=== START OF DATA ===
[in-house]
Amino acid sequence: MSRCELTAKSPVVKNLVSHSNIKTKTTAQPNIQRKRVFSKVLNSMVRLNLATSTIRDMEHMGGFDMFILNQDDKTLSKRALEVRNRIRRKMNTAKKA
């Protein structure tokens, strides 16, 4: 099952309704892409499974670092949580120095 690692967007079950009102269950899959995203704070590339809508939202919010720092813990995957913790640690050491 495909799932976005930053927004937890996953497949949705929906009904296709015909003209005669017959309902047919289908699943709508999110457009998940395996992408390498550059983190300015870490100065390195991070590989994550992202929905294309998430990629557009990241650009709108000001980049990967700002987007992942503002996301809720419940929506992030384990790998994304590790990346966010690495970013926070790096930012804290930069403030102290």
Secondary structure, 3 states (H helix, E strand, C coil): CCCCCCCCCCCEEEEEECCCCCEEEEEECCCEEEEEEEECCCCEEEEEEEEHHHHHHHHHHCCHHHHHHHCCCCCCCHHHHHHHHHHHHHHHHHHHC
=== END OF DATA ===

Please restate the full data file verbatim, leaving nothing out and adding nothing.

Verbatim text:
[in-house]
Amino acid sequence: MSRCELTAKSPVVKNLVSHSNIKTKTTAQPNIQRKRVFSKVLNSMVRLNLATSTIRDMEHMGGFDMFILNQDDKTLSKRALEVRNRIRRKMNTAKKA
């Protein structure tokens, strides 16, 4: 099952309704892409499974670092949580120095 690692967007079950009102269950899959995203704070590339809508939202919010720092813990995957913790640690050491 495909799932976005930053927004937890996953497949949705929906009904296709015909003209005669017959309902047919289908699943709508999110457009998940395996992408390498550059983190300015870490100065390195991070590989994550992202929905294309998430990629557009990241650009709108000001980049990967700002987007992942503002996301809720419940929506992030384990790998994304590790990346966010690495970013926070790096930012804290930069403030102290």
Secondary structure, 3 states (H helix, E strand, C coil): CCCCCCCCCCCEEEEEECCCCCEEEEEECCCEEEEEEEECCCCEEEEEEEEHHHHHHHHHHCCHHHHHHHCCCCCCCHHHHHHHHHHHHHHHHHHHC